You scratch my back: Rats recognize kindness, repay favors

RIA Novosti / Yakov Andreev
Humans have long used the behavior of rats to personify the worst qualities in their fellow man. When it comes to acts of kindness, however, it turns out the much maligned creature is willing to repay favors to its fellow rodents.

The study, published this week in the journal Biology Letters, was set up to observe an ever elusive concept in the animal kingdom – the principle of direct reciprocity.

According to Michael Taborsky, a behavioral ecologist at the University of Bern in Switzerland who helped carry out the experiment, the practice is in fact so rare that this is the first time it has ever been scientifically observed in non-humans.

Along with his Swiss colleague Vassilissa Dolivo, the team brought together 20 female wild-type Norwegian rats. During the experiment, the team used pieces of banana as attractive awards, and pieces of carrots as less attractive rewards.

The rats were able to deliver one of these morsels to another rat in an enclosure by pulling a stick. After some time, the rat on the receiving end would begin to differentiate between the quality of its helper based on the type of food it received.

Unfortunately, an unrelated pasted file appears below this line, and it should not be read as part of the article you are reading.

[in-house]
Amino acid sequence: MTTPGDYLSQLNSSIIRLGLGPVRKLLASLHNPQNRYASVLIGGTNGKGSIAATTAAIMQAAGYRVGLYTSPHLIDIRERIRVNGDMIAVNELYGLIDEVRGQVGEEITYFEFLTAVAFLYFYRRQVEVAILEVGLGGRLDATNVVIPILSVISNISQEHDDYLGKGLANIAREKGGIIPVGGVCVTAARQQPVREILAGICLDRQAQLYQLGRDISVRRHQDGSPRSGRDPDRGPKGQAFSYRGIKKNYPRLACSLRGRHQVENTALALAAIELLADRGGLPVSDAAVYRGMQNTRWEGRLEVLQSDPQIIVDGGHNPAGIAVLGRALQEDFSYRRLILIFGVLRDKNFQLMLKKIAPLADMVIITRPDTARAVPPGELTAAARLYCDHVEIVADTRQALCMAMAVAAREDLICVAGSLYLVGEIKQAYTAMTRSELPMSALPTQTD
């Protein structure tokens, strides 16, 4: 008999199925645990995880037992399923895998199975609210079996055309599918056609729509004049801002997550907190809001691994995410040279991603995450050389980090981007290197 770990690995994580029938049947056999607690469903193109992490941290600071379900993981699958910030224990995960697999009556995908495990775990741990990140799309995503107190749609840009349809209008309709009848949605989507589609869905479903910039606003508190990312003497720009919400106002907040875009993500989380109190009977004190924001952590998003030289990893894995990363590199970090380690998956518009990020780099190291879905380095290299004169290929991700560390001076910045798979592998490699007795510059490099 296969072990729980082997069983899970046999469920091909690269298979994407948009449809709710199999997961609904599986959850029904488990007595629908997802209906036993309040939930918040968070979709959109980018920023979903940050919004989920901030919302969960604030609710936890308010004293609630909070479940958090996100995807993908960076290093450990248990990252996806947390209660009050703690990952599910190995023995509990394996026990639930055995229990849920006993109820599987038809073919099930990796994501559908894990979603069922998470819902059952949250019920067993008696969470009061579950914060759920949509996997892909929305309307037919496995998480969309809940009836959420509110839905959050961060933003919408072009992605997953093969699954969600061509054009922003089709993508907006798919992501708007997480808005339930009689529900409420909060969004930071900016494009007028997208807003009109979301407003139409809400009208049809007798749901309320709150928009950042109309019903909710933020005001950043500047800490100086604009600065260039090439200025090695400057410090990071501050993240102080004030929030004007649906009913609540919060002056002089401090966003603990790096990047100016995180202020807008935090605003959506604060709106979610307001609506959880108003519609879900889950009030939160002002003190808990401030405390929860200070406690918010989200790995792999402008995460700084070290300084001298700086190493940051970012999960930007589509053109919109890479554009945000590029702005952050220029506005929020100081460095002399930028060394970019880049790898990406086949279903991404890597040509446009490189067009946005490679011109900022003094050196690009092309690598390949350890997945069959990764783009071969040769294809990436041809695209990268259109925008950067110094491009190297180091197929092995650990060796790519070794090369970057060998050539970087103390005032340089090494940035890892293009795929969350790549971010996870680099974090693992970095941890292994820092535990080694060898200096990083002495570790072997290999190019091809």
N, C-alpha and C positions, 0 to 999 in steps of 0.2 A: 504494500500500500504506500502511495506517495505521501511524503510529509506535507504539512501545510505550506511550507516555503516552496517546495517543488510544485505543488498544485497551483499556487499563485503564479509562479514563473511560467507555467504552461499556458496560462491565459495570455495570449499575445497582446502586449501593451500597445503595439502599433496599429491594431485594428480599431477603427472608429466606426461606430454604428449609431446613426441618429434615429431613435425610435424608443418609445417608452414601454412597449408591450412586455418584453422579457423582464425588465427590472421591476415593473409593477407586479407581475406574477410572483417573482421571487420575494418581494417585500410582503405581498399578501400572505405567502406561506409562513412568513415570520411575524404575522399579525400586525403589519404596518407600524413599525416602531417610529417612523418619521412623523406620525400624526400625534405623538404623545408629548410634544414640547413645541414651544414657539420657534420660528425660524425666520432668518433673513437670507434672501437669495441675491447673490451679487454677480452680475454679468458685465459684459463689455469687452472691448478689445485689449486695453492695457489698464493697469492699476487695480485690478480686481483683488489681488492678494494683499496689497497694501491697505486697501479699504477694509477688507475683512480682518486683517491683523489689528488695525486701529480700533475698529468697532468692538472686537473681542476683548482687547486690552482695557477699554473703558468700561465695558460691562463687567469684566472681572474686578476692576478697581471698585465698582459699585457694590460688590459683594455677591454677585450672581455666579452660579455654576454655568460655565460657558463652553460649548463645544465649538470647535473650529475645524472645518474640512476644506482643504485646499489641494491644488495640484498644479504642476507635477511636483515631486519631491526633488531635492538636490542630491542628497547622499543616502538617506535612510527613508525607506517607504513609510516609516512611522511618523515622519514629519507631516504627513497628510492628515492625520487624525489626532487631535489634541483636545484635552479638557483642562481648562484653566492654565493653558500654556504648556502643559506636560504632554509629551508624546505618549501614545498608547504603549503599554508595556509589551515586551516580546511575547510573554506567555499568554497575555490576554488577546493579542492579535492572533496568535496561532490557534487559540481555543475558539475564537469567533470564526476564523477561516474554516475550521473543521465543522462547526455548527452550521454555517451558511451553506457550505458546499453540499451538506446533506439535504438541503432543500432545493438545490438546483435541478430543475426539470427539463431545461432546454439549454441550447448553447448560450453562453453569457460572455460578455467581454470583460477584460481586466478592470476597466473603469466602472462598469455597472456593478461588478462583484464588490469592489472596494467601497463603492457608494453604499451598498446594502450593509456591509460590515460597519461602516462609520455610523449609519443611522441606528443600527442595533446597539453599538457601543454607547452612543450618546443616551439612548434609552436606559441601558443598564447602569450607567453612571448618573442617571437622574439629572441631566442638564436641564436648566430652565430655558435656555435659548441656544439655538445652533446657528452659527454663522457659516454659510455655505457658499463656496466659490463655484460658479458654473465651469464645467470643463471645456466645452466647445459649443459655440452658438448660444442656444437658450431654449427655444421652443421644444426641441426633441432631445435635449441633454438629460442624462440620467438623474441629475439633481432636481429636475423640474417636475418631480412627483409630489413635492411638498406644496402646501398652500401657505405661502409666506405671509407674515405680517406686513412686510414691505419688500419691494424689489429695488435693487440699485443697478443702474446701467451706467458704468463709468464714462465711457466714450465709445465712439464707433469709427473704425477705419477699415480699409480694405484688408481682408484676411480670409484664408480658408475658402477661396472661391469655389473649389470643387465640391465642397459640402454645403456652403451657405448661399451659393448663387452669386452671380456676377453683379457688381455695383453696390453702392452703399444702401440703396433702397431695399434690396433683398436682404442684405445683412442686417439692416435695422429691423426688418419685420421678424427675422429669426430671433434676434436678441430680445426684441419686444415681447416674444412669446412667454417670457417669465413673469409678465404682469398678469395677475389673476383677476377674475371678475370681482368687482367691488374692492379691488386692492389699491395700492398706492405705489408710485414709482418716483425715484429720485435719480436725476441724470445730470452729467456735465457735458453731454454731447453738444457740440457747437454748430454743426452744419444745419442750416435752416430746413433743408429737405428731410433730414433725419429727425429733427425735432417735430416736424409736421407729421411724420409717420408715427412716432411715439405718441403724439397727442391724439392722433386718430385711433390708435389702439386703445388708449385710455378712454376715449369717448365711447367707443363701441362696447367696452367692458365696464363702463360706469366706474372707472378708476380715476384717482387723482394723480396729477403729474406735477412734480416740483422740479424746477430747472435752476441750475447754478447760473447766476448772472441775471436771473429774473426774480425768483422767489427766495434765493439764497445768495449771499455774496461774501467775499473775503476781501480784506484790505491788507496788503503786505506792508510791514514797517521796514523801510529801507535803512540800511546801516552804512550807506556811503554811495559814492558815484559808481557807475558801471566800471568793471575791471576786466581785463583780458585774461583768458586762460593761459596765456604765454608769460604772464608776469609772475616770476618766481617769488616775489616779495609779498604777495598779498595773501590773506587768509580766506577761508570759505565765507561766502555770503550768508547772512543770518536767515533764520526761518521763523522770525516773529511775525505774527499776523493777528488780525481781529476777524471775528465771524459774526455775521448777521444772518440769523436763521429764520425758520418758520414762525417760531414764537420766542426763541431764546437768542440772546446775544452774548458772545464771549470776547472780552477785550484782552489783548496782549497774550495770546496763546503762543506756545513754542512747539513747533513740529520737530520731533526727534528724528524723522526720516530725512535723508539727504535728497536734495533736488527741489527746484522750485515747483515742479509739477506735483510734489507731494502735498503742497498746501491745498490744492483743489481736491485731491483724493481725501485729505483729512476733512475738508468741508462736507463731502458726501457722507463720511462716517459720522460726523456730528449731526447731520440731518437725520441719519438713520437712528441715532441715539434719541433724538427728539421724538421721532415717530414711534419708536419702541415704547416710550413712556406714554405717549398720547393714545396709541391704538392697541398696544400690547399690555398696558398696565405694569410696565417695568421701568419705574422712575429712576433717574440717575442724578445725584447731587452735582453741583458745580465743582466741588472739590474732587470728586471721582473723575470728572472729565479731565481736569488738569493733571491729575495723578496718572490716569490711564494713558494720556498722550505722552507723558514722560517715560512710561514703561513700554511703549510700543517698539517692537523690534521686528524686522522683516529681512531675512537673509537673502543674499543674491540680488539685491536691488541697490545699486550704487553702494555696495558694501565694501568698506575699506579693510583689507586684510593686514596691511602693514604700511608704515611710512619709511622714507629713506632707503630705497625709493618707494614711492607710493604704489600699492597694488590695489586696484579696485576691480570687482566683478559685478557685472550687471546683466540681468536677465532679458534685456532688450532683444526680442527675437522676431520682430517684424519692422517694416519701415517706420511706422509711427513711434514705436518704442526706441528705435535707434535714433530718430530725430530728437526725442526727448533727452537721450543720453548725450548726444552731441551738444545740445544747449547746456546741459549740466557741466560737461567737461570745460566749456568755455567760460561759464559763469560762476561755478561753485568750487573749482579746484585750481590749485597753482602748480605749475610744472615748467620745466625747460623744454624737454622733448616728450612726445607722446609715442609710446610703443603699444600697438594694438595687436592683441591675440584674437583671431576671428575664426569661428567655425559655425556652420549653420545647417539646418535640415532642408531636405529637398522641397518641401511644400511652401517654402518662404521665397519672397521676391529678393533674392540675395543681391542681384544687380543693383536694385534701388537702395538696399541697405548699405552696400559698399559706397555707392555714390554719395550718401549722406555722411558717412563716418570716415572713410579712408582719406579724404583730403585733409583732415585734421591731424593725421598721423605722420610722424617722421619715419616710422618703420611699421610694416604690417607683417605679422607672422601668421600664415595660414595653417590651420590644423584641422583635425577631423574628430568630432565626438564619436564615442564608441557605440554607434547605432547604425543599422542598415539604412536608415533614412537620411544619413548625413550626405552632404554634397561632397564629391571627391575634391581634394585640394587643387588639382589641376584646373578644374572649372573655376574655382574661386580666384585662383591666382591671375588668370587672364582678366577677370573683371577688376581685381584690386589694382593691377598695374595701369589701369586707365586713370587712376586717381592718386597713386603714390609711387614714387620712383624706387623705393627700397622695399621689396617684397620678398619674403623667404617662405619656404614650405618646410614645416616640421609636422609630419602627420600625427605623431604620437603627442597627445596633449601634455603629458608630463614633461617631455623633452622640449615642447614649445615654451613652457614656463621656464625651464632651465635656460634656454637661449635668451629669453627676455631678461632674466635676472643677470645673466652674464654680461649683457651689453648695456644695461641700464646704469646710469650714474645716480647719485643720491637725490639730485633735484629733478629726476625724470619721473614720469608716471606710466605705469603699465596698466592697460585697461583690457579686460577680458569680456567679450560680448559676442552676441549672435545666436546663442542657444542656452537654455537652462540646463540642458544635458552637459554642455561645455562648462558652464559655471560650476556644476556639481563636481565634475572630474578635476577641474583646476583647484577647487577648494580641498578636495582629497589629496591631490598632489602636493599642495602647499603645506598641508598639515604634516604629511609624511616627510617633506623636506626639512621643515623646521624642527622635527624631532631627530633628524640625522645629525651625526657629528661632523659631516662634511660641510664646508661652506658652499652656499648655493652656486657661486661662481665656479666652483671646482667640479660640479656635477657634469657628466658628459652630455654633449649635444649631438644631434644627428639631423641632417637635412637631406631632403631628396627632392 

Image from royalsocietypublishing.org

The rats then switched places, with the once-confined rodents pulling sticks to deliver cereal flakes to their previous helpers.

The results: the rats which had doled out bananas got cereal more quickly and more often than those which had given out carrots.

When asked if the rats were really returning the favor, Taborsky told National Geographic that it seemed likely, given how they had made the simple association between reward and repayment.

"Two elements are involved: recognizing an individual, and responding to the quality of service," Taborsky said.

Pointing to previous research which demonstrates the ability of rats to recognize each other and their ability to differentiate between better spots to chow down, the idea that the rodents reward each other in order to guarantee such mutually beneficial exchanges in the future "might not be as complex as we think," he added.